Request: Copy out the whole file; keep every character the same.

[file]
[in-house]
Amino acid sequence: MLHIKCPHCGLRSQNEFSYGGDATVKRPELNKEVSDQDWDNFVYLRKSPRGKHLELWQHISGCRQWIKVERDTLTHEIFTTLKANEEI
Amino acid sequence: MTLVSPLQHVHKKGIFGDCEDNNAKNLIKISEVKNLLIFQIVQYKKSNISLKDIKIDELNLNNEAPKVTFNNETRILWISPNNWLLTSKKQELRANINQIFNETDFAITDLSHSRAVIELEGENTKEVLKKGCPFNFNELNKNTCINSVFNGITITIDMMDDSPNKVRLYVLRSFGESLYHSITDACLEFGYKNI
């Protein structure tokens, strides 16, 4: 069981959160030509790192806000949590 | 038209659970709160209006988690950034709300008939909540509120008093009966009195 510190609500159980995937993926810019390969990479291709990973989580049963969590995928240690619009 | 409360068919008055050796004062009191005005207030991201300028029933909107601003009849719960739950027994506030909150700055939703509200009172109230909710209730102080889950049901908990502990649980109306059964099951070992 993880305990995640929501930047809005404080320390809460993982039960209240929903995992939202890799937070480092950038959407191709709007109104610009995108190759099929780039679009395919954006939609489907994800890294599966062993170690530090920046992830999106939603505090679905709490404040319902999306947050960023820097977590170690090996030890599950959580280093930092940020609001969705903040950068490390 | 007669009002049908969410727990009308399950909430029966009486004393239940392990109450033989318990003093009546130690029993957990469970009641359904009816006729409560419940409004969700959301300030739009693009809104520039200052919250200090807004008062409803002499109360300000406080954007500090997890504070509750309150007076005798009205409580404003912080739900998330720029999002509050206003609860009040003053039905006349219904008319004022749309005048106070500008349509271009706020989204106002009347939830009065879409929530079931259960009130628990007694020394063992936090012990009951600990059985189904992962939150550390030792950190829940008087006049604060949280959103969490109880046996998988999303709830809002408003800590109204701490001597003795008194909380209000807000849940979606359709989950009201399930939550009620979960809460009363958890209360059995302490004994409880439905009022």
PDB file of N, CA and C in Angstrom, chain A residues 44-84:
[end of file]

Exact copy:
[in-house]
Amino acid sequence: MLHIKCPHCGLRSQNEFSYGGDATVKRPELNKEVSDQDWDNFVYLRKSPRGKHLELWQHISGCRQWIKVERDTLTHEIFTTLKANEEI
Amino acid sequence: MTLVSPLQHVHKKGIFGDCEDNNAKNLIKISEVKNLLIFQIVQYKKSNISLKDIKIDELNLNNEAPKVTFNNETRILWISPNNWLLTSKKQELRANINQIFNETDFAITDLSHSRAVIELEGENTKEVLKKGCPFNFNELNKNTCINSVFNGITITIDMMDDSPNKVRLYVLRSFGESLYHSITDACLEFGYKNI
């Protein structure tokens, strides 16, 4: 069981959160030509790192806000949590 | 038209659970709160209006988690950034709300008939909540509120008093009966009195 510190609500159980995937993926810019390969990479291709990973989580049963969590995928240690619009 | 409360068919008055050796004062009191005005207030991201300028029933909107601003009849719960739950027994506030909150700055939703509200009172109230909710209730102080889950049901908990502990649980109306059964099951070992 993880305990995640929501930047809005404080320390809460993982039960209240929903995992939202890799937070480092950038959407191709709007109104610009995108190759099929780039679009395919954006939609489907994800890294599966062993170690530090920046992830999106939603505090679905709490404040319902999306947050960023820097977590170690090996030890599950959580280093930092940020609001969705903040950068490390 | 007669009002049908969410727990009308399950909430029966009486004393239940392990109450033989318990003093009546130690029993957990469970009641359904009816006729409560419940409004969700959301300030739009693009809104520039200052919250200090807004008062409803002499109360300000406080954007500090997890504070509750309150007076005798009205409580404003912080739900998330720029999002509050206003609860009040003053039905006349219904008319004022749309005048106070500008349509271009706020989204106002009347939830009065879409929530079931259960009130628990007694020394063992936090012990009951600990059985189904992962939150550390030792950190829940008087006049604060949280959103969490109880046996998988999303709830809002408003800590109204701490001597003795008194909380209000807000849940979606359709989950009201399930939550009620979960809460009363958890209360059995302490004994409880439905009022």
PDB file of N, CA and C in Angstrom, chain A residues 44-84: